Low and High temperature thermomechanical treatments

Thermomechanical treatment involves the simultaneous application of heat and a deformation process to an alloy, in order to change its shape and refine the microstructure. Thus, hot-rolling of metals, a well-established industrial process, is a thermomechanical treatment which plays an important part in the processing of steels.
The traditional fabrication route involves the casting of ingots varying in size from 1 to 50 tones, which are soaked at very high temperatures (1200-1300°C), then progressively hot rolled to billets, bars and sheet.

Thermomechanical treatment involves the simultaneous application of heat and a deformation process to an alloy, in order to change its shape and refine the microstructure. Thus, hot-rolling of metals, a well-established industrial process, is a thermomechanical treatment which plays an important part in the processing of many steels from low carbon, mild steels to highly alloyed stainless steels. The traditional fabrication route involves the casting of ingots varying in size from 1 to 50 tones, which are soaked at very high temperatures (1200-1300°C), then progressively hot rolled to billets, bars and sheet. This leads to the breaking down of the original coarse cast structure by repeated recrystallization of the steel while in the austenitic condition, and by the gradual reduction of inhomogeneities of composition caused by segregation during casting. Also, the inevitable non-metallic inclusions, i.e. oxides, silicates, sulphides, are broken up, some deformed, and distributed throughout the steel in a more uniform manner.

Low temperature thermomechanical treatment -LTMT (Ausforming)

The process known as ausforming or low temperature thermomechanical treatment (LTMT), involves the deformation of austenite in the metastable bay between the ferrite and bainite curves of the TTT diagram. The treatment is shown schematically in Fig. 1a. Steel, with a sufficiently developed metastable austenite bay is quenched from the austenitizing temperature to this region, where substantial deformation is carried out, without allowing transformation to take place. The deformed steel is then transformed to martensite during quenching to room temperature, and the appropriate balance of mechanical properties achieved by subsequent tempering. This ausforming treatment can be contrasted with a high temperature thermomechanical treatment (HTMT), where the deformation is carried out in the stable austenite region (Fig. 1b), usually above Ac3 prior to quenching to form martensite. In a third process, isoforming (Fig. 1c), the steel is deformed in the metastable austenite region, but the deformation is continued until the transformation is complete at the intermediate temperature. The steel can then be slowly cooled to room temperature.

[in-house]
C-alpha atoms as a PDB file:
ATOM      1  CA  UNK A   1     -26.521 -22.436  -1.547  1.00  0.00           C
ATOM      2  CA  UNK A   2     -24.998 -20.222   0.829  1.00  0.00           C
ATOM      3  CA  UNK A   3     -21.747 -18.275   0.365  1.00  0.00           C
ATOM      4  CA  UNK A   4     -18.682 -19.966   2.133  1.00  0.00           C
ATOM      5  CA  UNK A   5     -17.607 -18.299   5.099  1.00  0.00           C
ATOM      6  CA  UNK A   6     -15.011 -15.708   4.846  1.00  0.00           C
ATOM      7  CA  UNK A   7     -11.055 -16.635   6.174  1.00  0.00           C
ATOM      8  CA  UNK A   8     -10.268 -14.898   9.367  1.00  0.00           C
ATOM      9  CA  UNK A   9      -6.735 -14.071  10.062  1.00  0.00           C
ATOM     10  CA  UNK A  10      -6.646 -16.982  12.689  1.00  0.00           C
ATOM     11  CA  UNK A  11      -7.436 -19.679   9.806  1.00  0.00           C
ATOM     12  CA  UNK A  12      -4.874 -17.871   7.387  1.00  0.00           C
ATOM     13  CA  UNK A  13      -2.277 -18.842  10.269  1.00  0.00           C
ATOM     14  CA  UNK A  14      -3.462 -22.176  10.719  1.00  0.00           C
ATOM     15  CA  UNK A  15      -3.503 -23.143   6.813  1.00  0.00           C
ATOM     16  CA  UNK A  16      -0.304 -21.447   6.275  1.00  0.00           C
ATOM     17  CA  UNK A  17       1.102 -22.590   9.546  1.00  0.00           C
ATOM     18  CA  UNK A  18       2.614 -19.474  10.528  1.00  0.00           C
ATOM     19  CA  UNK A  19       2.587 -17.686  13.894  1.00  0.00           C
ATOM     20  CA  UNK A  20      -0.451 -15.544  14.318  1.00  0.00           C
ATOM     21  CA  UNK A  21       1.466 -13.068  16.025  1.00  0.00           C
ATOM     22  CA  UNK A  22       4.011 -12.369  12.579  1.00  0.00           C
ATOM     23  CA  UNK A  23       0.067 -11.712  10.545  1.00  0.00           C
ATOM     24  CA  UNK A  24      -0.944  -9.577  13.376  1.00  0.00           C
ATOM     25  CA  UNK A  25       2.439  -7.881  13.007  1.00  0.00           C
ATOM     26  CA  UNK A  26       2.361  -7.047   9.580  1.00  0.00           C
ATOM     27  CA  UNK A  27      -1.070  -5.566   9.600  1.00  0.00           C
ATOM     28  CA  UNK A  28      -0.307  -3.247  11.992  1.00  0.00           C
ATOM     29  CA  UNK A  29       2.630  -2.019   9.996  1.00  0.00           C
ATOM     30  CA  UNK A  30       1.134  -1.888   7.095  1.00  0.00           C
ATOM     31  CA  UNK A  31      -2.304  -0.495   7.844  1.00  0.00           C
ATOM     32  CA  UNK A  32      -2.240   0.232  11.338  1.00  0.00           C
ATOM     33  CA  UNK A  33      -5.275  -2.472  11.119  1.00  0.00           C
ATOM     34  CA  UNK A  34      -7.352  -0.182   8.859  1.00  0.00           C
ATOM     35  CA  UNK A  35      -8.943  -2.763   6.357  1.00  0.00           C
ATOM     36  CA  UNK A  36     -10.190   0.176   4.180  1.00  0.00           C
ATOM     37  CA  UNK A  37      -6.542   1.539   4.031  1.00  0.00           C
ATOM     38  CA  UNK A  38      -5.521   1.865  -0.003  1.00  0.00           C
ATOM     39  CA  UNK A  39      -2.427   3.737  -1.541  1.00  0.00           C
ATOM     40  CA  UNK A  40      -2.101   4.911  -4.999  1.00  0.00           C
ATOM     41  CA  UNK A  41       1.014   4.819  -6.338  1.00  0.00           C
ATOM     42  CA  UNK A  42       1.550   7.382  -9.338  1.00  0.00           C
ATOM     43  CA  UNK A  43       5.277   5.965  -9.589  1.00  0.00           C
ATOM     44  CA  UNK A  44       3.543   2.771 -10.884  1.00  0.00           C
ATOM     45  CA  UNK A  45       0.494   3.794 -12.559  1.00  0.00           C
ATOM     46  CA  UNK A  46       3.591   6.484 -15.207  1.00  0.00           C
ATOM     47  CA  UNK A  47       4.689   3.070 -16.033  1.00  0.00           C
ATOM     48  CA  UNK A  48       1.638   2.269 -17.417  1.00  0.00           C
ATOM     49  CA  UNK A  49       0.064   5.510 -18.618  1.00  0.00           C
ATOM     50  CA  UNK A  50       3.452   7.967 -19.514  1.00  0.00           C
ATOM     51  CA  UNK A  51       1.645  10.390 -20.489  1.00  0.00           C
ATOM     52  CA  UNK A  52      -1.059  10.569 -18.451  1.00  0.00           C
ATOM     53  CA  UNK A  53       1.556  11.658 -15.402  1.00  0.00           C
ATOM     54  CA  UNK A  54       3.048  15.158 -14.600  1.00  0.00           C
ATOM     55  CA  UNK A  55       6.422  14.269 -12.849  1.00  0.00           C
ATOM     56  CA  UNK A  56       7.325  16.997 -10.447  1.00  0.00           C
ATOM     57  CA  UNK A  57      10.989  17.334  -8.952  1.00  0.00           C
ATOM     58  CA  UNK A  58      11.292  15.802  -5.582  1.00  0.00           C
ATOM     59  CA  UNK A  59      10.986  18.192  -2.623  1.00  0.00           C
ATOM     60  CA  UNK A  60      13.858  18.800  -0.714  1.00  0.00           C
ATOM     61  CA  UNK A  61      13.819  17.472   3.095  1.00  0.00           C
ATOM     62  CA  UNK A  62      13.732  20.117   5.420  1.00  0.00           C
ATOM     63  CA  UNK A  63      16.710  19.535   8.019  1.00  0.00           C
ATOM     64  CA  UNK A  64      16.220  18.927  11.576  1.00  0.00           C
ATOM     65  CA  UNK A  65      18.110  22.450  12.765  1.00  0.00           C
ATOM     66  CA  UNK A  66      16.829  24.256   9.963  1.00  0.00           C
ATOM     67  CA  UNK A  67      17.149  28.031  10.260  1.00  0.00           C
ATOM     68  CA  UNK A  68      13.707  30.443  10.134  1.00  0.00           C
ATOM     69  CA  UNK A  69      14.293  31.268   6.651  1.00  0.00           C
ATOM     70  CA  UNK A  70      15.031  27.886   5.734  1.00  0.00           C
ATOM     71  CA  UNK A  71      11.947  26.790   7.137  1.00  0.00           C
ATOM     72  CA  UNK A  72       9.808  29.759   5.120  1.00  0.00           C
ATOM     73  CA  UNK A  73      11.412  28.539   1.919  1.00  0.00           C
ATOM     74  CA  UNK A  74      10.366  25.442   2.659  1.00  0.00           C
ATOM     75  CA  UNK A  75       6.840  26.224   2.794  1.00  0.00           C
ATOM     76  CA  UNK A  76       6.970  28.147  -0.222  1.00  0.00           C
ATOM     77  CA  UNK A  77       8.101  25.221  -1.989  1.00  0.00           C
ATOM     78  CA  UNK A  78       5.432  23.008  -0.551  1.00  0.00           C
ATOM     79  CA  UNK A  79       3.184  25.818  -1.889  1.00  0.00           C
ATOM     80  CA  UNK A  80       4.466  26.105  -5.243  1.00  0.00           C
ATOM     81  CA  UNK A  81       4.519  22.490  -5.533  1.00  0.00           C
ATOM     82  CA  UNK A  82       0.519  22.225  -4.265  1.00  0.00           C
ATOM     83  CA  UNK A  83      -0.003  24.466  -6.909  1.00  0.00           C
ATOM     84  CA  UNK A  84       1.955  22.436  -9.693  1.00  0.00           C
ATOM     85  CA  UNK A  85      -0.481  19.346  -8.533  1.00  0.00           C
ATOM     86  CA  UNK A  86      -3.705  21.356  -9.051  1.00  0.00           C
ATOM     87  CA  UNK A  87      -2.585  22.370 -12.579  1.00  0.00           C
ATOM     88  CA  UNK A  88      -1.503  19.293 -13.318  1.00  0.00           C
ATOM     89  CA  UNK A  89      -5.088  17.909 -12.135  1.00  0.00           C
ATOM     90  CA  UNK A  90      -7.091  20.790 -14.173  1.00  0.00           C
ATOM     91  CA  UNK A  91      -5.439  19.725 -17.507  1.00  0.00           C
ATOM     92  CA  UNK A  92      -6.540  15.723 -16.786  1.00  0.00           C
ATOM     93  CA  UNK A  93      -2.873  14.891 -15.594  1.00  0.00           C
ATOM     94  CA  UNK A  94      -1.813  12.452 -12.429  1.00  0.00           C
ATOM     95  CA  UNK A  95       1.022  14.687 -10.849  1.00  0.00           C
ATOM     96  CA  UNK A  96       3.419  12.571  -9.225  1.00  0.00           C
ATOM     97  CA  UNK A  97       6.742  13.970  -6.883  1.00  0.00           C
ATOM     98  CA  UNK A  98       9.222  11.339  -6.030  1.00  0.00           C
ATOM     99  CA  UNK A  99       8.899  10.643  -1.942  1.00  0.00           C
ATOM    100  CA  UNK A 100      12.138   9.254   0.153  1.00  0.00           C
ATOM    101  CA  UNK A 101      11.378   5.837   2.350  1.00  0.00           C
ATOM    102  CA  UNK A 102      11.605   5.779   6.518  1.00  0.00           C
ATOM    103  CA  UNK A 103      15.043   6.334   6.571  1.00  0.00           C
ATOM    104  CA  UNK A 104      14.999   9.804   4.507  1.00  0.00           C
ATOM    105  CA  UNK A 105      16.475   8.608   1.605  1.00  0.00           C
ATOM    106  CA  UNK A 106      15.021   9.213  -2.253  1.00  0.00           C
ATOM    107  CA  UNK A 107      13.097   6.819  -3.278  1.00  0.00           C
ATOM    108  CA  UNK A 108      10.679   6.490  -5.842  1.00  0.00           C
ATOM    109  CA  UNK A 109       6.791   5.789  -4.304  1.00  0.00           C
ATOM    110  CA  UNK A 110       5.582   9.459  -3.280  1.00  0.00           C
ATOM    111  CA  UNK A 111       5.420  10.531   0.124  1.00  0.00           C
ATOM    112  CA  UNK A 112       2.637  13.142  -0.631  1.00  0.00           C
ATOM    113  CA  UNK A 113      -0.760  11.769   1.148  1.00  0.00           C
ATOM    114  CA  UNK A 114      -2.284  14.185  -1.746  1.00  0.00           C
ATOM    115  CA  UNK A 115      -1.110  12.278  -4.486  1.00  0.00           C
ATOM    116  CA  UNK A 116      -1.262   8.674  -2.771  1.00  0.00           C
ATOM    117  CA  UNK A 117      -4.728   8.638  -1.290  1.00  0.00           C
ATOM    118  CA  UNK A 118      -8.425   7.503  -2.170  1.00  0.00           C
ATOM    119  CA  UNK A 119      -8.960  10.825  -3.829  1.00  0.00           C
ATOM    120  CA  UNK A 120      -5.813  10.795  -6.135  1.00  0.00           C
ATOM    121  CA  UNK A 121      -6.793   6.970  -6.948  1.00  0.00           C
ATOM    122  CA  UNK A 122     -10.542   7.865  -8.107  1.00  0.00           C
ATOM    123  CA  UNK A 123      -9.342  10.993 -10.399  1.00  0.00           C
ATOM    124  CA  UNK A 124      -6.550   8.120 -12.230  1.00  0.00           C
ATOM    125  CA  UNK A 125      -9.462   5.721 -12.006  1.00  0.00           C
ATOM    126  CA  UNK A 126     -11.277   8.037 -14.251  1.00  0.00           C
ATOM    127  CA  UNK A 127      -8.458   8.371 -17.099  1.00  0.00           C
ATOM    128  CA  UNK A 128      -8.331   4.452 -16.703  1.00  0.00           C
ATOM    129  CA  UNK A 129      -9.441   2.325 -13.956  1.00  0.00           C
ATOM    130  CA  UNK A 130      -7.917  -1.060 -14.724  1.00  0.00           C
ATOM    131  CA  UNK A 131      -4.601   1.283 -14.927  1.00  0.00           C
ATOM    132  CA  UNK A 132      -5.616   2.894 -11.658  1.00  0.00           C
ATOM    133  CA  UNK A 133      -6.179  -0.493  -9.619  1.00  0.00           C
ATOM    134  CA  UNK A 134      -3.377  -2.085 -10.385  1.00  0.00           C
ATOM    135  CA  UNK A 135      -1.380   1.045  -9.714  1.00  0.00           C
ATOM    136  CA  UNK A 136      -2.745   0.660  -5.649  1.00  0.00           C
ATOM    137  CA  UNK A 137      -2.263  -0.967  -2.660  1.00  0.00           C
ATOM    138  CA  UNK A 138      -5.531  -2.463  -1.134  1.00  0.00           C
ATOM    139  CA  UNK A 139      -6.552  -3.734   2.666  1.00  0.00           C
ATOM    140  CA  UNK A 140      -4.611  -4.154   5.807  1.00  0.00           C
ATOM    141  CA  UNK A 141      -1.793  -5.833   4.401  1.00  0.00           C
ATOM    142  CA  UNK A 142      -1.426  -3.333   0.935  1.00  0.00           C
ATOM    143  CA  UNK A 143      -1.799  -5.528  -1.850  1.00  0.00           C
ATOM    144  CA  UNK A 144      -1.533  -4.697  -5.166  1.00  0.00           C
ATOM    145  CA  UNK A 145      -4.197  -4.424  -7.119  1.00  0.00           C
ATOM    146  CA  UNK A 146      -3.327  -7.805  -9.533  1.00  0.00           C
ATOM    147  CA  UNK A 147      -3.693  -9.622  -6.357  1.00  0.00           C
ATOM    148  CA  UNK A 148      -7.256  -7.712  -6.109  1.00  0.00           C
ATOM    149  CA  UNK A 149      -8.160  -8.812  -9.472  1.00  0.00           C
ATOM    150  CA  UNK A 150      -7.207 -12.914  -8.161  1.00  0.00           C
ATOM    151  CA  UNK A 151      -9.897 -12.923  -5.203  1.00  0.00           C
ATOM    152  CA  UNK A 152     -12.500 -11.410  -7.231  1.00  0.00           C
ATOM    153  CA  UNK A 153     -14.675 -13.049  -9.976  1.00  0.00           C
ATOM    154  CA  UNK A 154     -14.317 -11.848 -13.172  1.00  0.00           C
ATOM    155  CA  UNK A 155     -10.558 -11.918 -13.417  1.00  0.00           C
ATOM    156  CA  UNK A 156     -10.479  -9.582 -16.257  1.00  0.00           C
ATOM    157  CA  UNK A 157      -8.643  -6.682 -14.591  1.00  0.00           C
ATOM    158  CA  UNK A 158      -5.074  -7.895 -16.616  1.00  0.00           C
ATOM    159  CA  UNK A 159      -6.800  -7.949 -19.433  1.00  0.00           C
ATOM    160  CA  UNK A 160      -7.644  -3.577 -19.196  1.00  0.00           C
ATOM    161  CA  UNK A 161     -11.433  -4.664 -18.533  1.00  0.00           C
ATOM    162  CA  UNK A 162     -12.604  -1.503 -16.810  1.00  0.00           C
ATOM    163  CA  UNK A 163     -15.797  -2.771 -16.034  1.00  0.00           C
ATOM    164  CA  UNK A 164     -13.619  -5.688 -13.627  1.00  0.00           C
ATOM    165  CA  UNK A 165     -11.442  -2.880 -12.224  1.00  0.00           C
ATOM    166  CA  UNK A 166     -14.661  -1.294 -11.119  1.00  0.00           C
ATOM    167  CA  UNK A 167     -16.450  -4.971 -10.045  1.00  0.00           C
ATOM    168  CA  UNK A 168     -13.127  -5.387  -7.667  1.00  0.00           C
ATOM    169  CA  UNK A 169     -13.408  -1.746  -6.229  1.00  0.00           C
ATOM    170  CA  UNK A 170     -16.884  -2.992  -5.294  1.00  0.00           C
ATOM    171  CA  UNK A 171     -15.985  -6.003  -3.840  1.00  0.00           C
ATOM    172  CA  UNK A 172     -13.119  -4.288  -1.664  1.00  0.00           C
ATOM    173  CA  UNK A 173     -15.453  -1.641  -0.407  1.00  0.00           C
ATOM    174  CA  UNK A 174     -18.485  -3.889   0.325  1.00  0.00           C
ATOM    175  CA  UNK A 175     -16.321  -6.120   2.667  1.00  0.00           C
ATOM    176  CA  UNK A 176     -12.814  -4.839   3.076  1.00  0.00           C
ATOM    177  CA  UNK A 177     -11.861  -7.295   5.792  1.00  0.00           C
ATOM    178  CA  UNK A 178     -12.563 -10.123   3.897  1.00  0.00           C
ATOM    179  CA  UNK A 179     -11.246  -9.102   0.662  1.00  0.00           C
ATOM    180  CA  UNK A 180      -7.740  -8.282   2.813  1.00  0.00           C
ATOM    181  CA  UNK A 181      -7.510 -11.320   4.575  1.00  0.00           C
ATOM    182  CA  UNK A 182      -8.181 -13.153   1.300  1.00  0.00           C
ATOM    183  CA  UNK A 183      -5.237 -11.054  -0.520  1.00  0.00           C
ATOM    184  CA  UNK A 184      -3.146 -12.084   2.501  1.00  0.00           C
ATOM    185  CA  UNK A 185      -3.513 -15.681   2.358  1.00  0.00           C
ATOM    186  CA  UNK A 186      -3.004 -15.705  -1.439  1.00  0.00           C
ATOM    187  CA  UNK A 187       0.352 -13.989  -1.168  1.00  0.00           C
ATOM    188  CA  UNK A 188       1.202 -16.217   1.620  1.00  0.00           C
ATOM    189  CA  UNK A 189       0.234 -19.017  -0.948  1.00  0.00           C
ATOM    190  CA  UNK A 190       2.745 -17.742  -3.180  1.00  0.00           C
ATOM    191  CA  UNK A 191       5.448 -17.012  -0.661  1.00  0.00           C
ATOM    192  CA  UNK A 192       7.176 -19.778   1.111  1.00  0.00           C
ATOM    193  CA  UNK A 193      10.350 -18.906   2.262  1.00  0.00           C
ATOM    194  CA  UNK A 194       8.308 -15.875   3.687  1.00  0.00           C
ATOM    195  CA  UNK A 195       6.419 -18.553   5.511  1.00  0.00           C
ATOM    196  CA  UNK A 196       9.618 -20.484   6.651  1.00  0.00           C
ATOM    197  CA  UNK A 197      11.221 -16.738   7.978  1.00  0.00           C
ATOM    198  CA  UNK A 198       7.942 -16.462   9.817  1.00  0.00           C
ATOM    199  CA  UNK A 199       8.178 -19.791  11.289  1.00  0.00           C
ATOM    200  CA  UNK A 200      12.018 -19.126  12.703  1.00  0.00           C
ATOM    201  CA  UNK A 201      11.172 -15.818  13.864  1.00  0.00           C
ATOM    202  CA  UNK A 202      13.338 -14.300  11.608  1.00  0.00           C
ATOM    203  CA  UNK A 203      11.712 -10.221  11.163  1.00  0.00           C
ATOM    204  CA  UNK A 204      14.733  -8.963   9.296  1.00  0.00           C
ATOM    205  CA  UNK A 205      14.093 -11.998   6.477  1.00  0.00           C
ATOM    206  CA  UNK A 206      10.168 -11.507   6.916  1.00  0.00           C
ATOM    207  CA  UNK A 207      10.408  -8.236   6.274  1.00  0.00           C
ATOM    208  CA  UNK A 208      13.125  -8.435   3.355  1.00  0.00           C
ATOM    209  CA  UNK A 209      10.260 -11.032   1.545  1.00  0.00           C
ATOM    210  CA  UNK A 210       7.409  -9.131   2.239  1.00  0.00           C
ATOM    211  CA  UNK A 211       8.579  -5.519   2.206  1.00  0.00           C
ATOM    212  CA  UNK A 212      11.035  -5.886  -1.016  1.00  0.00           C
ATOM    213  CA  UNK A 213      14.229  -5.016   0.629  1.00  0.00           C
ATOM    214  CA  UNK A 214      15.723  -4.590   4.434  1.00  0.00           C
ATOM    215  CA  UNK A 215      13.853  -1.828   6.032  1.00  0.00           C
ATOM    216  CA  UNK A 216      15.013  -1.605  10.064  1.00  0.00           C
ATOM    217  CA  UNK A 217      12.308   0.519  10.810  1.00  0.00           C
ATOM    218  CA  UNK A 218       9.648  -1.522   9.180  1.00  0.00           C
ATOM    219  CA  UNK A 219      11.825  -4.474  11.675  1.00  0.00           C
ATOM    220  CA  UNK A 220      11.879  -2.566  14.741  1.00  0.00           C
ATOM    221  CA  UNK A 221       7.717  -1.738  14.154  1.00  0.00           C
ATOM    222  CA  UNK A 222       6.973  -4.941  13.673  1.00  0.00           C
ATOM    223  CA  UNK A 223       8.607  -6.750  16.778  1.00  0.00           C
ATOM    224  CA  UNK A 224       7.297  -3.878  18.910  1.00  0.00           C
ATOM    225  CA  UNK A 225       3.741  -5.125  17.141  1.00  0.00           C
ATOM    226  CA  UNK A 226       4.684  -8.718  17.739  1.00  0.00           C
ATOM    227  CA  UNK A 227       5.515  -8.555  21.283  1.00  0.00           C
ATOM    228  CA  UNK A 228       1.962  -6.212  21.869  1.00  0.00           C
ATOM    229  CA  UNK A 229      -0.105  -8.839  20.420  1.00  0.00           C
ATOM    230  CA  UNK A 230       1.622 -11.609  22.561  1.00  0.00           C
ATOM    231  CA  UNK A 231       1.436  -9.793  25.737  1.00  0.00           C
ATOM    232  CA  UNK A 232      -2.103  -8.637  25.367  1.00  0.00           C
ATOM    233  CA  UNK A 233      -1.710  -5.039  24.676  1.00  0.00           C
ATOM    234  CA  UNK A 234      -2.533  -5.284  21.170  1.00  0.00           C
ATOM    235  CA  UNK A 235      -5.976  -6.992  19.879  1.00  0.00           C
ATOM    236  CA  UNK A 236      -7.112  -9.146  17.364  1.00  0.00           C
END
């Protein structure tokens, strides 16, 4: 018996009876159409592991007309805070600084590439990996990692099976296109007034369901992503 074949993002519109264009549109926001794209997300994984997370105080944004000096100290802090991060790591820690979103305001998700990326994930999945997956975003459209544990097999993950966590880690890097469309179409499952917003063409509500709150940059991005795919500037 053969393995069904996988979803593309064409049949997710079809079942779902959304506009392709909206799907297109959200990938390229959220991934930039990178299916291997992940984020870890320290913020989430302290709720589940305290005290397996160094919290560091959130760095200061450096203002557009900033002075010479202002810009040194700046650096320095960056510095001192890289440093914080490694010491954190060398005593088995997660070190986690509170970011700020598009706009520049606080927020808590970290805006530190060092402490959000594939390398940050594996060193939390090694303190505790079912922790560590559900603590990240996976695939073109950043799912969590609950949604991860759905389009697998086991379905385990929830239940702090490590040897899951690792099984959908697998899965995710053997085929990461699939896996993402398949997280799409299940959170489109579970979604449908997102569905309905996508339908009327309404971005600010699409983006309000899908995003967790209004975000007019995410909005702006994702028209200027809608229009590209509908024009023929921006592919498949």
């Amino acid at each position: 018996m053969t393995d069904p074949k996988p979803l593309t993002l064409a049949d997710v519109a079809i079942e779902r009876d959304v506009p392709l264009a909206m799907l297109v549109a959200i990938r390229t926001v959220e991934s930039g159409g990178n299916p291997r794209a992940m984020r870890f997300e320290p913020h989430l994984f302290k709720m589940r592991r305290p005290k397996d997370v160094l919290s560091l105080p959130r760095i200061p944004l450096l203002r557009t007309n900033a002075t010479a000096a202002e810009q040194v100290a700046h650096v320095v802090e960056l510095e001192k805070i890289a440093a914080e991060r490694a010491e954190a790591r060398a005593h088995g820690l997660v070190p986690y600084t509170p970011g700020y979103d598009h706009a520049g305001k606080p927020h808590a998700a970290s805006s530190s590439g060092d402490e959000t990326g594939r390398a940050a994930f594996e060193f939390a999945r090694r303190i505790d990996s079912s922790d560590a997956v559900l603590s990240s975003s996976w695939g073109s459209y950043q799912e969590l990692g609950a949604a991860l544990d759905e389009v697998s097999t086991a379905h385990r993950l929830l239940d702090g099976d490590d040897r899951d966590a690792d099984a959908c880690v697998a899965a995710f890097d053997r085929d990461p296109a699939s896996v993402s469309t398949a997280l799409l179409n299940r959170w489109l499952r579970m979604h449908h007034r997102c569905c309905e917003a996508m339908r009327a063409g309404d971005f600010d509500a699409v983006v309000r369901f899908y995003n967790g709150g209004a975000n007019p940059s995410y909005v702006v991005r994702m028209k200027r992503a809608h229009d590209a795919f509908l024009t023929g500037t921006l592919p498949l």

The ausforming process needs careful control to be successful and usually involves very substantial deformation. However, the attraction is that with appropriate steels dramatic increases in strength are achieved without adverse effect on ductility and toughness. Typically, a 4,7% Cr, 1.5%Mo, 0.4%V, 0.34%C steel has a tensile strength of about 2000 MPa after conventional quenching and tempering, whereas after ausforming the strength can be over 3000 MPa.

Steels, in which austenite transforms rapidly at subcritical temperatures, are not suitable for ausforming. It is necessary to add alloying elements which develop a deep metastable austenite bay by displacing the TTT curve to longer transformation times. The most useful elements in this respect are chromium, molybdenum, nickel and manganese, and allowance must be made for the fact that deformation of the austenite accelerates the transformation. Consequently, it is necessary to have sufficient alloying element present to slow down the reaction and avoid the formation of ferrite during cooling to the deformation temperature.

Figure 1. Schematic diagrams of thermochemical treatments:
a) ausforming-low temperature mechanical treatment;
b) high temperature mechanical treatment;
c) isoforming transformation.

The austenite grain size should be as tine as possible, not only to increase the dislocation density during deformation but also to minimize the martensite plate size on quenching from the metastable austenite bay.

Cooling from the austenitizing temperature to the metastable bay must be sufficiently rapid to avoid the formation of ferrite and, after deformation, the cooling should be fast enough to prevent the formation of bainite. The strength achieved as a result of ausforming increases as the deformation temperature is decreased, presumably because of the greater strain hardening induced in the austenite. In any case, the temperature chosen should be low enough to avoid recovery and recrystallization, but high enough to prevent bainite from forming during the deformation. Premature austenite decomposition has been found to be detrimental to mechanical properties.

The amount of deformation is a most important variable. There is a roughly linear relationship between the degree of working and the strength finally achieved, with increases between 4 and 8 MPa per percent deformation. One of the most significant trends is that for many steels the ductility actually increases with increasing deformation, although this only becomes significant at deformations above 30% reduction in thickness.